Why the Notre Dame-Michigan Game Means So Much


This week, the Notre Dame Fighting Irish and the Michigan Wolverines will meet for what could be the last time in the foreseeable future. Conference realignment, scheduling obligations, all things that have led to the end of a great rivalry. Or at the least a hiatus. Some who see this game might not think much about it, they may think it’s just a regional battle. Then they clearly don’t know the tradition of two of the greatest football programs in history. I can’t explain what this game has been to me over the 35 years of my life, but I’m going to try.

I grew up in Southwestern Michigan in Three Oaks, only about a half hour drive from the campus of Notre Dame. I spent summers playing basketball there, occasionally with some of the members of the Irish basketball program. I was baptised Catholic, but didn’t really practice. But even that close to South Bend, I was still deep in Wolverine country. But that’s not how I saw it.

Now there isn’t going to be a “Rudy” story here. As much as I love Notre Dame, and no matter how hard I cheer for every team the University puts out, I was never going there. Not to sell myself short, but academically, I was not on the list of students likely to attend.

But these two met nearly every year for the majority of my life, an occasional hiatus in the mix. But when September came, these two were going to meet, and somebody’s season would be in essence over with a loss. That might be a bit dramatic, but that’s how most of us saw it. Through middle school, and into high school, the week of the Michigan game could be brutal. Some of the things that came out of the mouths of me and my friends as teens regarding this game were downright frightening. But that was the passion we had, and how much we believed that game would help decide the season.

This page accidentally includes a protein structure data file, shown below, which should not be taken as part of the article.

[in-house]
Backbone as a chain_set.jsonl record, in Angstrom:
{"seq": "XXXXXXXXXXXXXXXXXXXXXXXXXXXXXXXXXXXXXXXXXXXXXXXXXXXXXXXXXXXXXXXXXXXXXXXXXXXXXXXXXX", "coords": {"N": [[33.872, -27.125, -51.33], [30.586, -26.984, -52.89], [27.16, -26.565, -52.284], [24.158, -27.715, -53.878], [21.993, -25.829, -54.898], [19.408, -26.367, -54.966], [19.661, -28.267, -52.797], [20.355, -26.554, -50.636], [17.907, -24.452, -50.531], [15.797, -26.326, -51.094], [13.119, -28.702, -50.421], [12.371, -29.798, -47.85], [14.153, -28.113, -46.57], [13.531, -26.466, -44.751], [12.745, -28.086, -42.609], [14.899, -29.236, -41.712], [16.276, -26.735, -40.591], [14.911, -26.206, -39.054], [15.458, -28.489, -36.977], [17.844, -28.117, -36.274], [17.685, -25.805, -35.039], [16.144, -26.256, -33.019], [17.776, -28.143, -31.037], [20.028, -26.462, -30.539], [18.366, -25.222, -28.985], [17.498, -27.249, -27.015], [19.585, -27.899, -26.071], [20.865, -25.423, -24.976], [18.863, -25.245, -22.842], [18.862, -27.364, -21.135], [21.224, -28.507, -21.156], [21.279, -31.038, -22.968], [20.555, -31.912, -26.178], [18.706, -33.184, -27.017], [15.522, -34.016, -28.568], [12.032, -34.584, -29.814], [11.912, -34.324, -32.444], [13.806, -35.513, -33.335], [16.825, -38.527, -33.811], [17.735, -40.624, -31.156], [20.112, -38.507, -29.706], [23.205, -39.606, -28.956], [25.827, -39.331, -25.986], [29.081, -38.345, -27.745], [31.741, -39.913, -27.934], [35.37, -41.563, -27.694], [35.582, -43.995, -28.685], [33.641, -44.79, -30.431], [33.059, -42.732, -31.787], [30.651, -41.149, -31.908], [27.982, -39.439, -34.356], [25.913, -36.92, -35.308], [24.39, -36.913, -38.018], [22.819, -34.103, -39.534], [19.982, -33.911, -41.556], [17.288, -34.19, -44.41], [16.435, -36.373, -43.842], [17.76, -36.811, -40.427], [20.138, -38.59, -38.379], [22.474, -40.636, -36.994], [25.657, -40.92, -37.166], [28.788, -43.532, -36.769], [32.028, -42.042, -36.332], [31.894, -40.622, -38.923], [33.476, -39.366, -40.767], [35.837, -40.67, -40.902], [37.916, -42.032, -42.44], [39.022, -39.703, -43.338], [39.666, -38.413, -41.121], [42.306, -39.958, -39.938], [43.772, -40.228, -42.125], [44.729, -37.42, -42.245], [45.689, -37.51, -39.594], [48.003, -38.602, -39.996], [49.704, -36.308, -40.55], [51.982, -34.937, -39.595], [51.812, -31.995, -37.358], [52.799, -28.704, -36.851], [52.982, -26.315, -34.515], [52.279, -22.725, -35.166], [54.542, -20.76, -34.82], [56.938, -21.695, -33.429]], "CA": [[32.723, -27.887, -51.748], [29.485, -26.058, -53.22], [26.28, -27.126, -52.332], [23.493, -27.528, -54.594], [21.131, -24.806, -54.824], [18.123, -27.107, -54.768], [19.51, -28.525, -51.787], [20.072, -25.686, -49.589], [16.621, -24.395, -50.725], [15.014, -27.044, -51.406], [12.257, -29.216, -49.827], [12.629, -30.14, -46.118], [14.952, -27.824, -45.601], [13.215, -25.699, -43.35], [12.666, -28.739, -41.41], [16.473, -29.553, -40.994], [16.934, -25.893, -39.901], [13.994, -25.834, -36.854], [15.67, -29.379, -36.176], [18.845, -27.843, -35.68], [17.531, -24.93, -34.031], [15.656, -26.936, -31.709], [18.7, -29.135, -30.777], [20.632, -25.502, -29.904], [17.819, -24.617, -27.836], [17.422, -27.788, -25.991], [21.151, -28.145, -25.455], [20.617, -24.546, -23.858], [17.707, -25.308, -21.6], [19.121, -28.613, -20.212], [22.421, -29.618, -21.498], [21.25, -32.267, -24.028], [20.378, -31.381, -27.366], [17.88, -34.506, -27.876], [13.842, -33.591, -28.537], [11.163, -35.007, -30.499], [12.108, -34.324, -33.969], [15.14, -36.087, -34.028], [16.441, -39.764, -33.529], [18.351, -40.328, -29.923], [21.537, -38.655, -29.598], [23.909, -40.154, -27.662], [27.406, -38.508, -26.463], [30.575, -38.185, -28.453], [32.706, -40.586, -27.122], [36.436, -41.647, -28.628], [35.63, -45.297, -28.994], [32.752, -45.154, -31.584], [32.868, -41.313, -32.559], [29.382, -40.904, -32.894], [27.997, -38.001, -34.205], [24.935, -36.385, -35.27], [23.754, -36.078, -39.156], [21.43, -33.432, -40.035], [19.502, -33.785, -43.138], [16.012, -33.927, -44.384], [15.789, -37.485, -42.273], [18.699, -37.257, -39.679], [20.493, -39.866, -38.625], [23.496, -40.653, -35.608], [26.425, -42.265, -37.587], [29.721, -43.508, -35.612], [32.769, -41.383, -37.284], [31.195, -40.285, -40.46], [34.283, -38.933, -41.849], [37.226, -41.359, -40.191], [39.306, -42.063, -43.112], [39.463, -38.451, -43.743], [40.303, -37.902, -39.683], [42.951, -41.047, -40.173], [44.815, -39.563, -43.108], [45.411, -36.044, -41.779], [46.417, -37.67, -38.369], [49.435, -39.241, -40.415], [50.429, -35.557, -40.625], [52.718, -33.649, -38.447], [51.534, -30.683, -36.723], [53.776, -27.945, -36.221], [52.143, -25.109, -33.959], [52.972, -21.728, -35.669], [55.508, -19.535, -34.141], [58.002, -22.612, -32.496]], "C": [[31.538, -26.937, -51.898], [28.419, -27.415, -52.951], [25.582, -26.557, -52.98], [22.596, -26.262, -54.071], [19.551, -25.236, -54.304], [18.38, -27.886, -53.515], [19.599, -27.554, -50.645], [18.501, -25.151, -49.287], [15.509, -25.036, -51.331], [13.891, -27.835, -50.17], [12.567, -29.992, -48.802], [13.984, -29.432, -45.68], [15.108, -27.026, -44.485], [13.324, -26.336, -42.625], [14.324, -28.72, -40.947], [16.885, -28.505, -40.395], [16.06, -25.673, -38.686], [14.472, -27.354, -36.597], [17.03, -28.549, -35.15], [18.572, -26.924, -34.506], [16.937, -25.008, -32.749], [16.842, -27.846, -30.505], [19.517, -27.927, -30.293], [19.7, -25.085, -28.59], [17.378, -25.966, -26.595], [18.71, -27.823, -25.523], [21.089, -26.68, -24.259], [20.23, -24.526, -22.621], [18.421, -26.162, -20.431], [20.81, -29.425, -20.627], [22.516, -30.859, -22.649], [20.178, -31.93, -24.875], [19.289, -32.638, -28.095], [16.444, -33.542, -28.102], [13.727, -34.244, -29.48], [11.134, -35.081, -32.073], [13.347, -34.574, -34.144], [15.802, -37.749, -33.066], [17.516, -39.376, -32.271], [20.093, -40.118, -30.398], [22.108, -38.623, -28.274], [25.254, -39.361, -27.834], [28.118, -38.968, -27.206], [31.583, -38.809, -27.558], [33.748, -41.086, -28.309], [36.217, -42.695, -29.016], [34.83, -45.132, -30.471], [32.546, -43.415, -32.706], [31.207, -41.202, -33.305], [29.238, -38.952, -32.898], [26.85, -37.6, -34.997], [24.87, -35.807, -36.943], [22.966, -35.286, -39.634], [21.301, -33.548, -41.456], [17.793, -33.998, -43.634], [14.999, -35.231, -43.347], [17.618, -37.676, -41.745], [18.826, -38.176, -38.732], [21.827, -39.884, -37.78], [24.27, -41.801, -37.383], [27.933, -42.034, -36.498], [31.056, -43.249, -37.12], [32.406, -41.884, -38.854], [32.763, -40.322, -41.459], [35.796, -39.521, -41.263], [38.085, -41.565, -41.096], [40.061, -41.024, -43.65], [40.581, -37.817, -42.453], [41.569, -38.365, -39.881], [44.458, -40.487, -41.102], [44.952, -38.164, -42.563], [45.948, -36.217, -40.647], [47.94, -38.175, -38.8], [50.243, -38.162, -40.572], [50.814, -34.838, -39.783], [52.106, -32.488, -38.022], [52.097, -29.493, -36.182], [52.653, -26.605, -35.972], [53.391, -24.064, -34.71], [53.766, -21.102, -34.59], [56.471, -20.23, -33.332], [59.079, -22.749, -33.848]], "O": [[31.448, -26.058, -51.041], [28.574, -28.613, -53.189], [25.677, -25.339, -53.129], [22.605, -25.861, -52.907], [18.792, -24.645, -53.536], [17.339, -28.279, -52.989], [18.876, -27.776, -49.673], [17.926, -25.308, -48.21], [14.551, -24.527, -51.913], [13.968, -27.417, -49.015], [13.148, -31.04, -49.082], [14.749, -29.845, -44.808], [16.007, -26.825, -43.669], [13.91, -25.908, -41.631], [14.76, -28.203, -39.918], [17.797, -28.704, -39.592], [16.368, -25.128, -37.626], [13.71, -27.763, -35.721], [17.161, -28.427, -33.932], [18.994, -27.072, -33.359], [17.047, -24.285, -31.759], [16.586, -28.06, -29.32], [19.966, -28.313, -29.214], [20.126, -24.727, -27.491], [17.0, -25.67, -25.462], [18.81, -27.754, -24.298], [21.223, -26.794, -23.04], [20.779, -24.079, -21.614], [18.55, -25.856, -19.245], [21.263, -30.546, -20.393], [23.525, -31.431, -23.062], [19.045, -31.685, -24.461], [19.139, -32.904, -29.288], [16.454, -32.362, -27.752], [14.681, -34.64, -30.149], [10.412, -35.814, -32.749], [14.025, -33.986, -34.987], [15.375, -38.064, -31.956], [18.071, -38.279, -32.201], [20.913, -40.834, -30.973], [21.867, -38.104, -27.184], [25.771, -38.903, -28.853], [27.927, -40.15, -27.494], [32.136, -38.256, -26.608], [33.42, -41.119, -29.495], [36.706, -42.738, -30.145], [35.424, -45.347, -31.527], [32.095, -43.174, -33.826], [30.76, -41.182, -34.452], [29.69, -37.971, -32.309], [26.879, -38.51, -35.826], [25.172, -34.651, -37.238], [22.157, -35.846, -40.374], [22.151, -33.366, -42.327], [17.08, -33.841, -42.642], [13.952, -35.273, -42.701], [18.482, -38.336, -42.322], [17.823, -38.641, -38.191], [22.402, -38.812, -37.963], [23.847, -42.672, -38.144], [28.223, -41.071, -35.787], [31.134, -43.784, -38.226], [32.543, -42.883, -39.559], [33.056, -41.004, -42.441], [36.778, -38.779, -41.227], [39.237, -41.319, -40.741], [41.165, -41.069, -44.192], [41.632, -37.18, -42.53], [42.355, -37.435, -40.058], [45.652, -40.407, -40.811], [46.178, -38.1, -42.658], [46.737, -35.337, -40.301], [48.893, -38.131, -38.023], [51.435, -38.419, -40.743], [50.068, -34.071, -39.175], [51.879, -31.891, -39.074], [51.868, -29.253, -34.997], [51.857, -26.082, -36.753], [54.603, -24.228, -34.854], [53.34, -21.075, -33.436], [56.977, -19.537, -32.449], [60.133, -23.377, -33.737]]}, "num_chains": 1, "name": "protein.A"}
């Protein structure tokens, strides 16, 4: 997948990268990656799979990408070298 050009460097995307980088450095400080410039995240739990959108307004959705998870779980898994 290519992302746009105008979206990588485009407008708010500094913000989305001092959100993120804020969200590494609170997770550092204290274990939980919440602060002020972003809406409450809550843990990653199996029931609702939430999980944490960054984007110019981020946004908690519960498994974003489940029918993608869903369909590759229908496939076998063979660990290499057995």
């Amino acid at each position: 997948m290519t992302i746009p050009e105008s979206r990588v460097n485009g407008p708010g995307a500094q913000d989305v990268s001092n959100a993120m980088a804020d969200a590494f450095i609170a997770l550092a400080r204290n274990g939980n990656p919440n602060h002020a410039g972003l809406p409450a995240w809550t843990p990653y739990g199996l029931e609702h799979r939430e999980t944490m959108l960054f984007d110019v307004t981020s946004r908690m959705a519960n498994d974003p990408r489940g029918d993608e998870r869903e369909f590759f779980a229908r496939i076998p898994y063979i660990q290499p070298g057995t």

I remember “Rocket” Ismail in ’89 returning two kicks for touchdowns. I believe we entered that game as the top two teams in the country. The ’93 game when Michigan drove 99 yards after stopping Marc Edwards on a 4th and goal, forcing the Irish to recover the onside to hold on to the game. 1991 and the ridiculousness that was Desmond Howard. 2009-2012 were games that will forever show what this series has been about. Neither team ever folding, all three games decided by four points or less.

Most games in my lifetime were barnburners. The two blowouts Michigan delivered were humbling, and for a few years I wondered if Notre Dame would ever be the Notre Dame I grew up watching. Of course Michigan had the Rich Rodriguez years, and the Brady Hoke regime is still being assessed.

Since social media became so prominent, I’ve lost friends due to this game. I saw today on Facebook that many of my friends are avoiding it BECAUSE of this game as to not lose friends. It’s just this fire, and an unwillingness for either fan base to back down.

But  deep down, as this series comes to an end, or at least another hiatus that could be longer, I admit this. I respect Michigan. As a program how can you not? Now, I still don’t like them, and I’ll exchange words till the end. But Michigan fans likely feel the same. If we didn’t, this game wouldn’t have this feel to it. Michigan isn’t that far from Eastern Michigan (my alma mater), minutes actually. That game doesn’t inspire the fire this game does. So it’s clearly not just about proximity.

There is something much deeper. It’s two of the oldest programs, who can only compare to each other. There are no other measuring sticks. Games won, winning percentage, National Championships, Heisman Trophy winners. These two schools put everyone else at a disadvantage in how consistent they have been through the years. No one can match it.

So as this weekend approaches, Notre Dame Stadium will be absolutely electric. Under the Lights, final time. The Irish out to prove the 2012 season wasn’t a farce, and the Irish really are back. Brady Hoke is hoping to establish himself as the seat has gotten a little hot in Ann Arbor. As it should, these two schools don’t have the patience for “off-years”. They want to win. It’s what makes them similar. It’s what drives the importance of this game. For me. For Irish fans, For Michigan fans.

Someone may have to hold the grudge for a few extra years after this one. Go Irish. Beat Michigan.